April 22, 2016

New Foreign Agent Bill Hits Close to Home

New Foreign Agent Bill Hits Close to Home

Russia’s law on foreign agents may be getting increasingly draconian. In the law's latest iteration, any charity could be deemed a political tool of international forces – whether a US-funded NGO providing condoms to HIV patients, or a Russian expat’s PayPal donation to an orphan back home.

But first, let’s back up. The foreign agent law was introduced in 2012. Its aim was to restrict NGOs from receiving international funding and engaging in activity that could be considered “political.” So, how was “political activity” defined? The answer: very broadly. Meaning that any organization engaged in advocacy or human rights work could face fines if it failed to register as a “foreign agent.”

And what was so bad about that label? In Soviet speak, “foreign agent” (inostranny agent) was basically synonymous with “spy” or “traitor.” Meaning that groups ordered to take on such a label voluntarily were all but committing professional suicide.

But, as if that were not enough, the label entails a level of constant auditing and inspections so as to make doing business impossible and economically non-viable. Plus, "foreign agents" are required to preface any public statement with a disclosure about their classification.

In the first hunt for foreign agents, particularly hard hit were groups that focused on issues like voters’ and constitutional rights, anti-discrimination, freedom of information, and perhaps most visibly, LGBT equality. As of March 2016, according to Human Rights Watch, the official list of foreign agents now includes 99 groups – down from 122 after several ceased receiving foreign funding or were shut down (often because they ceased receiving foreign funding – a quick path to bankruptcy).

This latest bill, recommended for adoption by the State Duma Committee for Public Associations, would possibly subject charitable organizations that have no "political" activity whatseover to the same type of classification. 

Many philanthropic groups receive a very small amount of funding from abroad – but that’s all it takes. If the group is involved in official interaction – say, attending a roundtable with government officials or explaining legal rights to disabled people – that fits the bill for political activity.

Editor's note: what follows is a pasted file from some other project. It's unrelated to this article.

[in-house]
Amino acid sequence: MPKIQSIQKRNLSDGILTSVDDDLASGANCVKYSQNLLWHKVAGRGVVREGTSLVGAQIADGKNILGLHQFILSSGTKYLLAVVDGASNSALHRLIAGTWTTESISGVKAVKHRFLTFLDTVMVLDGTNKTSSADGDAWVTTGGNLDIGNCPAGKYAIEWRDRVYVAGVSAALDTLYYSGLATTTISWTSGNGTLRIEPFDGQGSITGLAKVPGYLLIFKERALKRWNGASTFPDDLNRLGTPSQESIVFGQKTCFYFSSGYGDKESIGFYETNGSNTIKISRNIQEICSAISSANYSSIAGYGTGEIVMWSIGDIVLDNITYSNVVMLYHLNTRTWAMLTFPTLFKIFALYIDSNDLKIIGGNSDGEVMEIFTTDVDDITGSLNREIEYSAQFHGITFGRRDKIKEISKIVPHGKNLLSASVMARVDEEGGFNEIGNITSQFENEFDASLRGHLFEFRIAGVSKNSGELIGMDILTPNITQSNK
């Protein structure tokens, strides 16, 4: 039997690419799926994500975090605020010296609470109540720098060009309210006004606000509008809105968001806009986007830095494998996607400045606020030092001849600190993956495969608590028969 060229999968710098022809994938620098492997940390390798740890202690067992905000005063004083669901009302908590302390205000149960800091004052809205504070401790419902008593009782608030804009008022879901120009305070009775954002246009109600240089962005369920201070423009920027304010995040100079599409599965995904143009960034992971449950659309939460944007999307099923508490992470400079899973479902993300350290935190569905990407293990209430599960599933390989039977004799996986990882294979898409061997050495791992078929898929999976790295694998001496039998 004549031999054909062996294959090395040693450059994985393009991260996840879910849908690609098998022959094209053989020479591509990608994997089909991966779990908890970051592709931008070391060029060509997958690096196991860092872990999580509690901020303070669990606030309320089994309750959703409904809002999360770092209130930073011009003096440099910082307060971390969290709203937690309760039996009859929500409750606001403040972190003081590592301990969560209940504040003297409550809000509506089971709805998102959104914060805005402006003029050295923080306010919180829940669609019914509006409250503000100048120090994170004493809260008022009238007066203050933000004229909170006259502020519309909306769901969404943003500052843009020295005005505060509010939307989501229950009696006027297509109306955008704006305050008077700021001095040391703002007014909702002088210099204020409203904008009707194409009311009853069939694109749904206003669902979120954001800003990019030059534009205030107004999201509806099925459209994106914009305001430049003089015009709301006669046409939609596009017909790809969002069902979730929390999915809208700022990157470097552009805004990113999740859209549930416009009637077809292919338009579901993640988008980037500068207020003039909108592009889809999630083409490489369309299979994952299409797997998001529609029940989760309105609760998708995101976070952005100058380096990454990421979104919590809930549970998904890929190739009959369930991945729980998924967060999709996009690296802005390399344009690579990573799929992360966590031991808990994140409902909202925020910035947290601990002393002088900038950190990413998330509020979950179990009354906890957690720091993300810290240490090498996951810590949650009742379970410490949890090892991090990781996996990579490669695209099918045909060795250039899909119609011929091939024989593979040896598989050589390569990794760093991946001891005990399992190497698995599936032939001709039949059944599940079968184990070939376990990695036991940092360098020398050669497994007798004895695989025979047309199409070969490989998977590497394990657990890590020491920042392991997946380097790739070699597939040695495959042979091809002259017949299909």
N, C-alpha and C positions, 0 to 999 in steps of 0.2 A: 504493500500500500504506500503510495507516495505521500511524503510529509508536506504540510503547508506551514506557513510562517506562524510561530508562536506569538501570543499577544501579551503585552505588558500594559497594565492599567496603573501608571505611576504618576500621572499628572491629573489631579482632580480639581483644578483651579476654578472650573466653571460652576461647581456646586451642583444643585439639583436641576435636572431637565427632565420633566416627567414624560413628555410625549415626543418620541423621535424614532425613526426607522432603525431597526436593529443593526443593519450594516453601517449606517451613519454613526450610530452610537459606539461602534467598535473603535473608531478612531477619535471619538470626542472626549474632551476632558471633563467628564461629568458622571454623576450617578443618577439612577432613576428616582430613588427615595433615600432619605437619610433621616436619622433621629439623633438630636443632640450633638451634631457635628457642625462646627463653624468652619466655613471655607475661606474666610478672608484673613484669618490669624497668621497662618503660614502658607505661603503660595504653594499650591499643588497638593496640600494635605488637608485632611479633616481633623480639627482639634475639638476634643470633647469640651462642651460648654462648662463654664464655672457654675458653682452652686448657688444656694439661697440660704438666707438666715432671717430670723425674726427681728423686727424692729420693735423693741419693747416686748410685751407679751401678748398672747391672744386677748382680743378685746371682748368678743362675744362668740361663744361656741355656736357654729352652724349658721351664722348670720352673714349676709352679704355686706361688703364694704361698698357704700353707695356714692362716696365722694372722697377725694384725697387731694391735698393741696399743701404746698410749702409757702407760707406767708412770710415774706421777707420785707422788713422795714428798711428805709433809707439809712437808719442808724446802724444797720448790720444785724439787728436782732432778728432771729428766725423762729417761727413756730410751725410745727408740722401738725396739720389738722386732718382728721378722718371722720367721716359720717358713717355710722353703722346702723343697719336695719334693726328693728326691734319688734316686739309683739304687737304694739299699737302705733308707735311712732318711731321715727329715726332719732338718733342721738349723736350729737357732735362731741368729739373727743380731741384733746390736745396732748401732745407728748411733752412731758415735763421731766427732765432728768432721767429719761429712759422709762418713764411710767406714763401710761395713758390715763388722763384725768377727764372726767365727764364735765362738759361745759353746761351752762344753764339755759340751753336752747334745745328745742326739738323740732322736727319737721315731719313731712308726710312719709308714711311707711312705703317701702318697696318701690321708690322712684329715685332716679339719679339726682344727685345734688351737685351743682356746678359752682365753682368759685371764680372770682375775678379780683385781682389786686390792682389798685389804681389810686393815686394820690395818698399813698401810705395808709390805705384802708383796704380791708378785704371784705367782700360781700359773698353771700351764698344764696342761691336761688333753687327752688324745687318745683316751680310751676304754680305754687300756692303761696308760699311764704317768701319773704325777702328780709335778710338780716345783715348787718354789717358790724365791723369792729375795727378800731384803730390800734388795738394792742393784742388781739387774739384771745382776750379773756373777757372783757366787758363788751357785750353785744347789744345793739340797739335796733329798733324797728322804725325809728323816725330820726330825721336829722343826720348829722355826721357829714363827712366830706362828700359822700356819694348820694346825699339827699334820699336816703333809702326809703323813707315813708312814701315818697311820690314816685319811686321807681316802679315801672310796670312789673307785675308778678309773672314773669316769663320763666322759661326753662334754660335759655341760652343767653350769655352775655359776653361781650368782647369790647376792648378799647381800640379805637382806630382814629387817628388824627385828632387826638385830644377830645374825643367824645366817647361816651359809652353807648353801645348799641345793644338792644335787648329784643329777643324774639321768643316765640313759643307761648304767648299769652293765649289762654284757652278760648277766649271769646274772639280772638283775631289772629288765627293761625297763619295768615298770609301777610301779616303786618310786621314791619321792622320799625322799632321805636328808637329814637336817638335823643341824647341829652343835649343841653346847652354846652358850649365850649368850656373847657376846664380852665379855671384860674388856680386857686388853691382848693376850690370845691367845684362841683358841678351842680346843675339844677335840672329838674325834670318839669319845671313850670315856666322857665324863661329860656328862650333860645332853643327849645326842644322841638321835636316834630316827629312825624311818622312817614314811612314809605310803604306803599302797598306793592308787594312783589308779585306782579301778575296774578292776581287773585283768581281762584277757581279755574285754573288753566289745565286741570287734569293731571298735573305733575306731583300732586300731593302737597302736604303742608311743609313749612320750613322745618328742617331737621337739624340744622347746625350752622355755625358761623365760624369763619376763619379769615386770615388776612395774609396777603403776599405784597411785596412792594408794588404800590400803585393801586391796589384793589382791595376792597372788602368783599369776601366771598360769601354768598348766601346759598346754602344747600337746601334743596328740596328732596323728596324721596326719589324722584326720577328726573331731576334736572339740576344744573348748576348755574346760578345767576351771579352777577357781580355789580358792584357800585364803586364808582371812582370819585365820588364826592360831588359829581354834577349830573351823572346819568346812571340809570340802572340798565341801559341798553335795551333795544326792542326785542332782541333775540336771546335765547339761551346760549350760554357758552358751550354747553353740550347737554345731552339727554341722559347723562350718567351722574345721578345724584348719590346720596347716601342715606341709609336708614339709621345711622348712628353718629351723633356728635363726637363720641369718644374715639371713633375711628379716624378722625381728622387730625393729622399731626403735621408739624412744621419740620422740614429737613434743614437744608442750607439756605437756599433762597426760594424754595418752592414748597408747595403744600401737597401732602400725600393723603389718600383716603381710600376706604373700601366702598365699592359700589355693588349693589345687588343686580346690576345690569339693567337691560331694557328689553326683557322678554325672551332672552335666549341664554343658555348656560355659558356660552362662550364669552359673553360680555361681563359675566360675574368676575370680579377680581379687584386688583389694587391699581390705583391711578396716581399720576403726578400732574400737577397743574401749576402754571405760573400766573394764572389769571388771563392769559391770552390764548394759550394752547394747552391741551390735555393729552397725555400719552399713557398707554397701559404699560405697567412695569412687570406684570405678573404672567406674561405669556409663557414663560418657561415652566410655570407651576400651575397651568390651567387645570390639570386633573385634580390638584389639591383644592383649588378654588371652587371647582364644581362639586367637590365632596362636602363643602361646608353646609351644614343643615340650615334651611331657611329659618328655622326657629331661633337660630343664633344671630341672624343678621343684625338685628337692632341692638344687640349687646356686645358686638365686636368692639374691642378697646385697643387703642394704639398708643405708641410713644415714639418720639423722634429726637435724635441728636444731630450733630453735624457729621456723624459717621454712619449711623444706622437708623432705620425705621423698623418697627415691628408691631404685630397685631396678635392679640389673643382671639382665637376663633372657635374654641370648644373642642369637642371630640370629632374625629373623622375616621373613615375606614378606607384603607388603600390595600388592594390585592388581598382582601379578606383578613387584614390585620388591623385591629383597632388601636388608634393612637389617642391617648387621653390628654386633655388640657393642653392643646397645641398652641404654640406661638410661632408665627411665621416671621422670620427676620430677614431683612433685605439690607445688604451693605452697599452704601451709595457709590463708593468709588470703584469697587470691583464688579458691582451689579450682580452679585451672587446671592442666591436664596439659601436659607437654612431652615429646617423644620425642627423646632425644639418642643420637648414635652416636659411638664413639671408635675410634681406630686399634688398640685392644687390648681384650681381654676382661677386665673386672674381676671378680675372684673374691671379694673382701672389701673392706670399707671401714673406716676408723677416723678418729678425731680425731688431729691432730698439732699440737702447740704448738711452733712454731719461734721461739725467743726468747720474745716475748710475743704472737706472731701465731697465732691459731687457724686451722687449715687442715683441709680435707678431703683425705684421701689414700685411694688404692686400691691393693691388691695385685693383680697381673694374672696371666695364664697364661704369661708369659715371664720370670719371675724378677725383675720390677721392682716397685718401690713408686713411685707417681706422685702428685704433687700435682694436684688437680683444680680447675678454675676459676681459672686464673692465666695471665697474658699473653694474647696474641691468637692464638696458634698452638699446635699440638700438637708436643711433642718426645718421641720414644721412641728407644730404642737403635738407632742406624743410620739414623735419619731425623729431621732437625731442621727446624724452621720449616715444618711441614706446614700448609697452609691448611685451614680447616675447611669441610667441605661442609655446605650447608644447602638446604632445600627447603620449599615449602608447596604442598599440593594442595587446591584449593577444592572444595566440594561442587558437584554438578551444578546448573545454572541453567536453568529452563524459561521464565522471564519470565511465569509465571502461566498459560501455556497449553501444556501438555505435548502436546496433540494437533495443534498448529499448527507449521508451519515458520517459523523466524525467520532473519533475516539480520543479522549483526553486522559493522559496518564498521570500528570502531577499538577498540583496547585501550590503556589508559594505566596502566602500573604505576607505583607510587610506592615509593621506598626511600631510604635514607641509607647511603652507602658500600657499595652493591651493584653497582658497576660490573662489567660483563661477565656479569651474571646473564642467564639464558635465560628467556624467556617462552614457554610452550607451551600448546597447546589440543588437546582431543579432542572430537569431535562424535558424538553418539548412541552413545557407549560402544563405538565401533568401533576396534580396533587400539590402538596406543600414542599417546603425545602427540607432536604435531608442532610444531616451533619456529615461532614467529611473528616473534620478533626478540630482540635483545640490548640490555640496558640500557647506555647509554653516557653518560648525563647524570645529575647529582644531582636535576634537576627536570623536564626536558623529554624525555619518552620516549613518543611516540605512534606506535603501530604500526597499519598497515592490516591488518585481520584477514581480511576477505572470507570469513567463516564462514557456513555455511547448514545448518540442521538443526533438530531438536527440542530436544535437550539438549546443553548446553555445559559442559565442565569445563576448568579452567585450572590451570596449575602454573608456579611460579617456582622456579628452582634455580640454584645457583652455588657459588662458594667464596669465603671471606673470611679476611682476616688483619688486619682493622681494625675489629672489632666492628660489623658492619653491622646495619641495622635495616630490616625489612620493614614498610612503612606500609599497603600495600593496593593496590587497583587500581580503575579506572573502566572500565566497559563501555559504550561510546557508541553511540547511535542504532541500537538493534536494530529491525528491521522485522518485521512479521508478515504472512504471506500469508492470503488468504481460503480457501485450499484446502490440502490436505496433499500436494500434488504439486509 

A few examples of groups that are in the crosshairs:

  • The Gift of Life (Podari zhizn’) foundation, which helps children with cancer, receives 2.18% of its funding from abroad. But according to politicians the organization is just trying to “hide behind children.”
  • Another group "hiding behind children" is the Learning Center for Refugee Children in Moscow. Those children, many from the Middle East, see the Center as the only bright spot in Russia.
  • The HIV-prevention NGO Sotsium has helped provide syringes and condoms to drug addicts. These actions, says one lawmaker, are “destroying our traditions and our national values.”
  • The election-monitoring group Golos has been fined 1.2 million rubles ($18,000). Activists call it an intimidation campaign.
  • Perhaps most famously (and affected by earlier rounds of the foreign-agent hunt) is Memorial, a civil rights NGO documenting abuses during the Soviet period. This historical work, according to the justice ministry, amounted to “political activities to influence Russian public opinion.”

Potentially, even something as innocent as a Russian living abroad donating a few bucks over the internet would be enough to earn the recipient the ominous “foreign agent” label.

It could be that this new move is an attempt to impose further political complicity in the lead-up to the parliamentary elections in August, weeding out opposition groups that actually are involved in political activity, as well as organizations whose charitable acts seem to be a threat to Russia’s increasingly rigid definition of morality.

Those organizations, you might think, wouldn’t include groups helping orphans, building hospitals, providing crutches to the disabled, or handing out a free meal. But what happens when the bill reaches the next stage of voting remains to be seen. We can only hope the Duma will be more charitable when it comes to charities, rather than becoming increasingly embroiled in the linguistic quagmire of political activity, foreign agents, and isolationism.

Image credit: Human Rights Watch

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